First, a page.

ARLINGTON -- Free-agent first baseman/designated hitter Edwin Encarnacion is off the market, having agreed to a three-year deal with the Indians well beyond what the Rangers were willing to do.The Rangers could use more offensive help at first base/DH, and Mike Napoli is still available for a team that has
ARLINGTON -- Free-agent first baseman/designated hitter Edwin Encarnacion is off the market, having agreed to a three-year deal with the Indians well beyond what the Rangers were willing to do.
The Rangers could use more offensive help at first base/DH, and Mike Napoli is still available for a team that has an affinity for reunions with former players. Napoli, 35, hit .239 with 34 home runs and 101 RBIs for the Indians this past season, and he is also looking for a substantial multiyear deal.
That may be beyond the Rangers' financial range, despite their unwavering high regard for Napoli and obvious need for his services. Their mantra has been that big-ticket offensive free agents are "unlikely," first base will be filled from within and designated hitter could be a "revolving door" among multiple players. A reunion with Josh Hamilton also looms as a distinct possibility.
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The Rangers' tepid approach to free agency could benefit Delino DeShields, their Opening Day center fielder this past season who is waiting for another chance. The size of that chance could be determined by what other moves the Rangers make this offseason, whether it is Napoli, another first base/DH type or an outfielder.
"I try not to think about it," DeShields said. "I want to control what I can control. The offseason for me is going great. I want to be as ready for Spring Training as I can be, so I can go out and win a job."
The first base/DH situation directly impacts DeShields. The Rangers re-signed Carlos Gómez with the intention of him being their center fielder, flanked by Nomar Mazara and Shin-Soo Choo at the corner spots.
But a possible alternative to that scenario is DeShields winning back the center-field spot, forcing Gomez to one of the corner spots, with Choo getting most of his at-bats at designated hitter. Even if the Rangers do sign Napoli, he could end up getting most of the playing time at first base, with Choo at designated hitter and DeShields joining Mazara and Gomez in the outfield.
All those scenarios depend on if DeShields can go to Spring Training and prove to the Rangers that he can be an everyday center fielder again.
"That's the plan," DeShields said. "This offseason, I feel better physically than I ever have before, and I'm going to go in there and compete for a job. That's what it's all about. The competition level is higher, and that brings out the best in me. I want to be an everyday player. All the stuff that's going on -- re-signing Gomez -- that's great. It puts a little chip on my shoulder to go out there with some fire and show these guys I can be in the lineup."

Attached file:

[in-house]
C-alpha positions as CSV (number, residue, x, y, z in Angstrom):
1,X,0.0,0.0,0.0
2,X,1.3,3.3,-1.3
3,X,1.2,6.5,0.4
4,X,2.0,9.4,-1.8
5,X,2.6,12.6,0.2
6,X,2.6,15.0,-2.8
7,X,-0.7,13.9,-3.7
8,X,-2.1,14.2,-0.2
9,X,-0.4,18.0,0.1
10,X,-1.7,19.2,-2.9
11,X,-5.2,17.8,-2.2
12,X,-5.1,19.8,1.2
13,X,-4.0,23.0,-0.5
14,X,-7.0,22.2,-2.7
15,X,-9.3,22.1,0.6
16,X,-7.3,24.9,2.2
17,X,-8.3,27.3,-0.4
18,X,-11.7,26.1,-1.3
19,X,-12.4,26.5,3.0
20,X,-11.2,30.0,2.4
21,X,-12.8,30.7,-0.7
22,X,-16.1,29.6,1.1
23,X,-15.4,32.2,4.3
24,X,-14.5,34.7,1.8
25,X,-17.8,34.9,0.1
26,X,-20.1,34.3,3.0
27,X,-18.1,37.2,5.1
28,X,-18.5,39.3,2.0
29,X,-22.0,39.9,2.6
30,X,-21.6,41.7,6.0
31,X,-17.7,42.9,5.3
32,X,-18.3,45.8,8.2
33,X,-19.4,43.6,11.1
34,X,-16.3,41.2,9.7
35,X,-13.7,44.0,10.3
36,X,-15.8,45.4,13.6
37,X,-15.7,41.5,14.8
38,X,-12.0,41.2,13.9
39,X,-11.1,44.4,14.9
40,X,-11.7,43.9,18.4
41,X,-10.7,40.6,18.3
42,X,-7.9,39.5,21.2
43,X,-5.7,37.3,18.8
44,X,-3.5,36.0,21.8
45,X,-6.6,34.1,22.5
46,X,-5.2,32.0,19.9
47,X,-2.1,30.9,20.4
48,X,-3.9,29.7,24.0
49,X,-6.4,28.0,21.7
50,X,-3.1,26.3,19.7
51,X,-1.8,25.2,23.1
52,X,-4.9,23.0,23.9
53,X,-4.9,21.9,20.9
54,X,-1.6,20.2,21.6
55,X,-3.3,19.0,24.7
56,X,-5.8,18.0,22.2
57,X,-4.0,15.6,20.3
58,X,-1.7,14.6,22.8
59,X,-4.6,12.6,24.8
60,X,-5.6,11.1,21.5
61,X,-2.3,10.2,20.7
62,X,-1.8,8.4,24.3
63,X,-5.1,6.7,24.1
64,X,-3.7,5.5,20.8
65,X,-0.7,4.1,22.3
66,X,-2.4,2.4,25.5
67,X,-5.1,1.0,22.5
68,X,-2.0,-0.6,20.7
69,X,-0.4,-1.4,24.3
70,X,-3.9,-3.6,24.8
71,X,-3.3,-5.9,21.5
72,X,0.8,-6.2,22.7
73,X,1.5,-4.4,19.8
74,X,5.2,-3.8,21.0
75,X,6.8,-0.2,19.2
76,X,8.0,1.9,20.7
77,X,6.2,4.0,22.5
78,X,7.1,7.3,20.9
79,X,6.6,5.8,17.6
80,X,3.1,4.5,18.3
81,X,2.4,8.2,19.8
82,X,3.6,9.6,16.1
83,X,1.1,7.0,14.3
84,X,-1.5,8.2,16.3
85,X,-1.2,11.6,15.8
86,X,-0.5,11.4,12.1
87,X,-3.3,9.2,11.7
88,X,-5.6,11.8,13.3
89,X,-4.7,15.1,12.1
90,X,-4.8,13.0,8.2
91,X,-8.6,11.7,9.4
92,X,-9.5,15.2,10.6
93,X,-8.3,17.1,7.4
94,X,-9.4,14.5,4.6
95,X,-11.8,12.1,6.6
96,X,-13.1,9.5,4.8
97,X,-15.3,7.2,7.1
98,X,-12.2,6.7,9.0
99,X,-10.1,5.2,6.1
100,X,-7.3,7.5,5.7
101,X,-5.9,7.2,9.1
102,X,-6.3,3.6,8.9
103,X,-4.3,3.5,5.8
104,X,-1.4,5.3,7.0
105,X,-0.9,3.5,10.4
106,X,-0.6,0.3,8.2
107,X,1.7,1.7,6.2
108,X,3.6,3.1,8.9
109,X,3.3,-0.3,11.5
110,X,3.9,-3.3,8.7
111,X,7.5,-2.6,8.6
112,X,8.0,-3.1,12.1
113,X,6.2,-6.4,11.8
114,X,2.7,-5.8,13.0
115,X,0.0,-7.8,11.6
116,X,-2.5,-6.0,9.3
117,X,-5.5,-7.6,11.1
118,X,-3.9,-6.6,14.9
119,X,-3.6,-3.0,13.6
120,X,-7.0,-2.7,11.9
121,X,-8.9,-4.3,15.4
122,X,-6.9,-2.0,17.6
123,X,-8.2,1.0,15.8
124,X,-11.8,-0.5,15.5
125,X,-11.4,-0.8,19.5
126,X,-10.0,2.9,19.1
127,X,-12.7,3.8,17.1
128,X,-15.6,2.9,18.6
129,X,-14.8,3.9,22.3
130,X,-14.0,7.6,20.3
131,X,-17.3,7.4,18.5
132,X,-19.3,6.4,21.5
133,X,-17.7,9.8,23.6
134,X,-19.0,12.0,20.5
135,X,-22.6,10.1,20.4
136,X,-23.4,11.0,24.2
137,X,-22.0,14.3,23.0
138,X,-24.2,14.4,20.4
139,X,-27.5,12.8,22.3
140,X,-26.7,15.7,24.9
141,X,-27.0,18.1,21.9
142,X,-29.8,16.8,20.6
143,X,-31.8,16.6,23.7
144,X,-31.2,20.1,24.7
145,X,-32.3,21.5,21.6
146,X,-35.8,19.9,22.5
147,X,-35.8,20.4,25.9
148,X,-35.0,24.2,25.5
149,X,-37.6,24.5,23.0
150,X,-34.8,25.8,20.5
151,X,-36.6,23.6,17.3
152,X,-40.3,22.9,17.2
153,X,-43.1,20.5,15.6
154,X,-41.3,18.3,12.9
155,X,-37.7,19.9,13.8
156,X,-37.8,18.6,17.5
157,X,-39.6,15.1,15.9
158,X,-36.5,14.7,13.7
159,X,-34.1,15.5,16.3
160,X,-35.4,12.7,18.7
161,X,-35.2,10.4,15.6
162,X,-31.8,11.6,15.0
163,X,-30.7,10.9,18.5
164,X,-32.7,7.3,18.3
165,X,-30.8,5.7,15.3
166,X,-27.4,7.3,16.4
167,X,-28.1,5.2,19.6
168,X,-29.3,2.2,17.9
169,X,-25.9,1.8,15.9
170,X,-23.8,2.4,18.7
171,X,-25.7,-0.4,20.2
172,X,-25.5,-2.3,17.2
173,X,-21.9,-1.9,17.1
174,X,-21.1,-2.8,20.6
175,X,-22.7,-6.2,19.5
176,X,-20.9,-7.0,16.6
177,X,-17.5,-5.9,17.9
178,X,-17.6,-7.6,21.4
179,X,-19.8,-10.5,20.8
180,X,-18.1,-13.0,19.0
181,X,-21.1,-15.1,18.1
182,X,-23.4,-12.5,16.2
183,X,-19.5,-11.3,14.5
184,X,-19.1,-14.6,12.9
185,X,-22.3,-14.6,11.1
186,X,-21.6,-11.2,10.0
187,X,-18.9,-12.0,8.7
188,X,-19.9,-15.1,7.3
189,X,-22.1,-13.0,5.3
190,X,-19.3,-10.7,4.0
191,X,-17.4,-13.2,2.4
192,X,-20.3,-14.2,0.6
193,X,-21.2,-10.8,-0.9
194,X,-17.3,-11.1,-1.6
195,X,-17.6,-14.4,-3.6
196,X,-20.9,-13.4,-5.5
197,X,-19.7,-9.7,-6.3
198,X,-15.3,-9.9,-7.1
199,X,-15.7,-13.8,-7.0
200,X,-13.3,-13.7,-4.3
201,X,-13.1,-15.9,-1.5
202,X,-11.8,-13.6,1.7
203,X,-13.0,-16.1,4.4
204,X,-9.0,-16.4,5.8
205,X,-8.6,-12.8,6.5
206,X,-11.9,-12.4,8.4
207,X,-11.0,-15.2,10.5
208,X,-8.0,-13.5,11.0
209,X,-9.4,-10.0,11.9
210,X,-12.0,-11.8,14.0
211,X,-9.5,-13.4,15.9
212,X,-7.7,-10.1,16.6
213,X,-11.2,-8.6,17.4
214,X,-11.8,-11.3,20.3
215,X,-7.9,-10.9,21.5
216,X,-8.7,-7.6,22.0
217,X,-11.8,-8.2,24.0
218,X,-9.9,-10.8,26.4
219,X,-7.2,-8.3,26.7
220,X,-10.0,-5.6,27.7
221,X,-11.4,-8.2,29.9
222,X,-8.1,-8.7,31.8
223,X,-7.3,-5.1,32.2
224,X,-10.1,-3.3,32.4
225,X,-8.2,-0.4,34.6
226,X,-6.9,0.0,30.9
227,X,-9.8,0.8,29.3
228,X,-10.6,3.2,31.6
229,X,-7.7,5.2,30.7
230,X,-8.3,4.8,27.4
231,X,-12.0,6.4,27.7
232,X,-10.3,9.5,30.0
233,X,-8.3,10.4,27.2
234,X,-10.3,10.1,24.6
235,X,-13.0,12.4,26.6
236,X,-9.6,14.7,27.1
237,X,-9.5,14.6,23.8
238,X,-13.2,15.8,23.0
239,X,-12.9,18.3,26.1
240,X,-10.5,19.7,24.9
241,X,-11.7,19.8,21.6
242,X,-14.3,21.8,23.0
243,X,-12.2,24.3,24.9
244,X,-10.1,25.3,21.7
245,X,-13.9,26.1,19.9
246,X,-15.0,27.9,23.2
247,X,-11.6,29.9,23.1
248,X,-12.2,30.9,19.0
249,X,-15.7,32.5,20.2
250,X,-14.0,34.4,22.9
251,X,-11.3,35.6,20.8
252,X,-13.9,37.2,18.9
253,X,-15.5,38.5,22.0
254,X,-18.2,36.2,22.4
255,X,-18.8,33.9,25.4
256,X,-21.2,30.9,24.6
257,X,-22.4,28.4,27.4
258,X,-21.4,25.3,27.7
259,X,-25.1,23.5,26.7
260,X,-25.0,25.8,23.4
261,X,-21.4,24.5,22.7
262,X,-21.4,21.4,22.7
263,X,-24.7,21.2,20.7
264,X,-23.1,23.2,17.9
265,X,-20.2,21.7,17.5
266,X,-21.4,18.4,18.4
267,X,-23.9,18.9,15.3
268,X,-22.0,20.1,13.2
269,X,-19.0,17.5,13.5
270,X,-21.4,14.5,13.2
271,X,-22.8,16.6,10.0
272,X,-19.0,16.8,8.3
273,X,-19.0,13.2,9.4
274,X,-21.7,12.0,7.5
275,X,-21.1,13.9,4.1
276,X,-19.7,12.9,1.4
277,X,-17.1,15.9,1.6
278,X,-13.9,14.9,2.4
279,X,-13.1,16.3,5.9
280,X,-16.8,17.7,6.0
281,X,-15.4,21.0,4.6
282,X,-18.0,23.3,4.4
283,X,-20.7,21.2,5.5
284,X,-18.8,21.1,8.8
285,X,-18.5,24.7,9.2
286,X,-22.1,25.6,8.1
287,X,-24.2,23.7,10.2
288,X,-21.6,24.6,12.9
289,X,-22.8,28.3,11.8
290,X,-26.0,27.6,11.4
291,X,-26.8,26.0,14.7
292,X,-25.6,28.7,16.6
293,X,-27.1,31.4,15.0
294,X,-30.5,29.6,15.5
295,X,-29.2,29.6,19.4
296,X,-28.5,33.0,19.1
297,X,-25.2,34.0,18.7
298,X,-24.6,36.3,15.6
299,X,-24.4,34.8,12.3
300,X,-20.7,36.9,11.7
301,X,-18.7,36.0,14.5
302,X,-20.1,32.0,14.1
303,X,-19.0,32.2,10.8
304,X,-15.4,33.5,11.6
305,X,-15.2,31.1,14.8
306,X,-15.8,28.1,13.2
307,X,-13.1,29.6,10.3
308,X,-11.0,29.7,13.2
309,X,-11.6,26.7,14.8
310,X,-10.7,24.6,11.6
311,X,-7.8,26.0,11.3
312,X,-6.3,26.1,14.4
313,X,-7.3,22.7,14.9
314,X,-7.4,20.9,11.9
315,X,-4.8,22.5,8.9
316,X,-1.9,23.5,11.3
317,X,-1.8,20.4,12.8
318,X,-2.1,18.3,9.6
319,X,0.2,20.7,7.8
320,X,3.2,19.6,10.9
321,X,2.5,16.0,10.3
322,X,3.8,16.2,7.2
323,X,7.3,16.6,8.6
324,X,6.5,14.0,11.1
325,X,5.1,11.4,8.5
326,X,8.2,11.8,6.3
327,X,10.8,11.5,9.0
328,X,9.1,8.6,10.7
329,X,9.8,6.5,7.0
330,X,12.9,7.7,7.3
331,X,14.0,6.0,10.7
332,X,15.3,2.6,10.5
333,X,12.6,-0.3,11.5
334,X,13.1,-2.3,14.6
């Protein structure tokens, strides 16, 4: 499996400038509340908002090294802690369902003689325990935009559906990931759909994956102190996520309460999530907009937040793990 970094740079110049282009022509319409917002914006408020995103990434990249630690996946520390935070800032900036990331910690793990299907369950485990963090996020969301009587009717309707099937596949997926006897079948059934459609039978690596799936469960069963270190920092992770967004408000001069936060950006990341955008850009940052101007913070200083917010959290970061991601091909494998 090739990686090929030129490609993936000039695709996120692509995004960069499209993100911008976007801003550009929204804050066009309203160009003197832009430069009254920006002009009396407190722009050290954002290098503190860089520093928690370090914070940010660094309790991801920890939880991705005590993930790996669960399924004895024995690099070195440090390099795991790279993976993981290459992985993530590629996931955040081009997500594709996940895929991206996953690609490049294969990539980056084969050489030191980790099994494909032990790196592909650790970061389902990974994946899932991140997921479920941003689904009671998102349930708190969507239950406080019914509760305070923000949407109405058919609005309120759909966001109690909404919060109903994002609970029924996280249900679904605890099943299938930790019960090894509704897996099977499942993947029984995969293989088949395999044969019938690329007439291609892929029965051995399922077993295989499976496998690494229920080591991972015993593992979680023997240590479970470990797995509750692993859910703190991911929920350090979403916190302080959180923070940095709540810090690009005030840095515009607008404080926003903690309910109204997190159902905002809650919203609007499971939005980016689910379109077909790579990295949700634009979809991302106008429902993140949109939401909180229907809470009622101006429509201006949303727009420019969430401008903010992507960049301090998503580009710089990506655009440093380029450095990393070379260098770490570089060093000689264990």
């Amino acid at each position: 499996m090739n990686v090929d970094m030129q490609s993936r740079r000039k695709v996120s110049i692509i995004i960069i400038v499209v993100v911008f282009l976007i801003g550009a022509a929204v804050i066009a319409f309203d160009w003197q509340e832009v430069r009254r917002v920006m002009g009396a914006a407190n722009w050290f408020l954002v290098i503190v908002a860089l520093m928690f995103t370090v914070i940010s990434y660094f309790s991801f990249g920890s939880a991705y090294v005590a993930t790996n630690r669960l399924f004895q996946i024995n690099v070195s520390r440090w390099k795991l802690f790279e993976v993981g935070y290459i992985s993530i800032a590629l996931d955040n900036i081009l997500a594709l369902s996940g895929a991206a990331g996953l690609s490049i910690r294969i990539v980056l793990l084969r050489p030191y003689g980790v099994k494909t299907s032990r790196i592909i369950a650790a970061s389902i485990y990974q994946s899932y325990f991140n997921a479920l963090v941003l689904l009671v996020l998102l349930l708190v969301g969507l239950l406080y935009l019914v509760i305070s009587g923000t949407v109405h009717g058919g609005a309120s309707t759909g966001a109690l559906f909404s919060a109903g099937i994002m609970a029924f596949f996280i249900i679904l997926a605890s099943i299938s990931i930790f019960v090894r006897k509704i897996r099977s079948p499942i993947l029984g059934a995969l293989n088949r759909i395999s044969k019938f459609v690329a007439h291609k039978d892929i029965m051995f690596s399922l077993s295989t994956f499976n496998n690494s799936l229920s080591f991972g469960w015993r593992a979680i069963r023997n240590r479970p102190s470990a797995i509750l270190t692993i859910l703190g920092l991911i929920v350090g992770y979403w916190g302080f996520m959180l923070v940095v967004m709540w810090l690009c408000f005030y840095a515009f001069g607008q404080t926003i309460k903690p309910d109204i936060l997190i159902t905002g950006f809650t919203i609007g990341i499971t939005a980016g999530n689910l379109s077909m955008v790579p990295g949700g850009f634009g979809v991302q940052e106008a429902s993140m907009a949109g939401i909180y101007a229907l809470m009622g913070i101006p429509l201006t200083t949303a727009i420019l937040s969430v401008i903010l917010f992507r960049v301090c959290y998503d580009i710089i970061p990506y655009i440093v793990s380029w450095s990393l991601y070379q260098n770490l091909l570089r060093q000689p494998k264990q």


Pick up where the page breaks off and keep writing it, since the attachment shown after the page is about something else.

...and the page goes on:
DeShields' focus this offseason has been to regain his speed and mobility. He strayed from that last winter, trying to become stronger, and he admitted it was the wrong plan. This past season, he got off to a slow start, lost his job to Ian Desmond and was pushed aside once it was clear that Mazara was going to play every day.
"I'm just focused on getting the mental part of my game together, getting back my confidence and get my body right," DeShields said. "The last several weeks, I have been working my tail off, get light again, clear my head a little bit -- not coming into camp looking like a linebacker.
"My offseason program last year was a little different than this year. This year I'm more focused on being more explosive and getting my mobility back."
DeShields began his offseason playing for Obregon in the Mexican Winter League, but that plan lasted just four games. After consulting with Rangers manager Jeff Banister and his father, he decided to go home and take some time off.
"After all the ups and downs this year, I just felt it was best for me to get away from the game and take a mental break, instead of going down there and trying to fix something right away," DeShields said. "It was tough, because I don't like quitting anything that I start. But as far as the development thing, I thought it was best for me to get my body right and clear my head."
He is also working out with his father, a former second baseman who played 13 years in the Major Leagues.
"[My father] has come down here for a week at a time," DeShields said. "He has been my best coach my whole life, so if I can find some time with him and see what we need to do, that's what I'm going to do."
T.R. Sullivan has covered the Rangers since 1989, and for MLB.com since 2006. Follow him on Twitter @Sullivan_Ranger and listen to his podcast.